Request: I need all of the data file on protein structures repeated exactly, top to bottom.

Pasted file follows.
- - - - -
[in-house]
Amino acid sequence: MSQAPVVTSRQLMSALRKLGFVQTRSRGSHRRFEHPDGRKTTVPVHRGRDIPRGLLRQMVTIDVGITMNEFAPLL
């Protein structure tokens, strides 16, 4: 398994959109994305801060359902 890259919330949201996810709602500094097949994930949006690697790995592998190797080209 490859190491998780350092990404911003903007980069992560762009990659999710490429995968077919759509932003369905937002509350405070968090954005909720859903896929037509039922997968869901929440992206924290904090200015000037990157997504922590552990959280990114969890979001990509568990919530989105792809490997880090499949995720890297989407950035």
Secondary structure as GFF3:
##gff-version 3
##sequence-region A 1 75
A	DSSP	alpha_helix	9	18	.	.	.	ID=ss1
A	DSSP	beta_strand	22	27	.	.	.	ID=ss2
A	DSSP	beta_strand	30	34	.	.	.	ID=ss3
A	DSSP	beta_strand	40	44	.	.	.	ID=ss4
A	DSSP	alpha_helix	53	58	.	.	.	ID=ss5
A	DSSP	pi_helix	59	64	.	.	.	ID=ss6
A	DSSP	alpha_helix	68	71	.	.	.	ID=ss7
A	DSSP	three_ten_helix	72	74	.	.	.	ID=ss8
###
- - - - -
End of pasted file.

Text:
[in-house]
Amino acid sequence: MSQAPVVTSRQLMSALRKLGFVQTRSRGSHRRFEHPDGRKTTVPVHRGRDIPRGLLRQMVTIDVGITMNEFAPLL
């Protein structure tokens, strides 16, 4: 398994959109994305801060359902 890259919330949201996810709602500094097949994930949006690697790995592998190797080209 490859190491998780350092990404911003903007980069992560762009990659999710490429995968077919759509932003369905937002509350405070968090954005909720859903896929037509039922997968869901929440992206924290904090200015000037990157997504922590552990959280990114969890979001990509568990919530989105792809490997880090499949995720890297989407950035």
Secondary structure as GFF3:
##gff-version 3
##sequence-region A 1 75
A	DSSP	alpha_helix	9	18	.	.	.	ID=ss1
A	DSSP	beta_strand	22	27	.	.	.	ID=ss2
A	DSSP	beta_strand	30	34	.	.	.	ID=ss3
A	DSSP	beta_strand	40	44	.	.	.	ID=ss4
A	DSSP	alpha_helix	53	58	.	.	.	ID=ss5
A	DSSP	pi_helix	59	64	.	.	.	ID=ss6
A	DSSP	alpha_helix	68	71	.	.	.	ID=ss7
A	DSSP	three_ten_helix	72	74	.	.	.	ID=ss8
###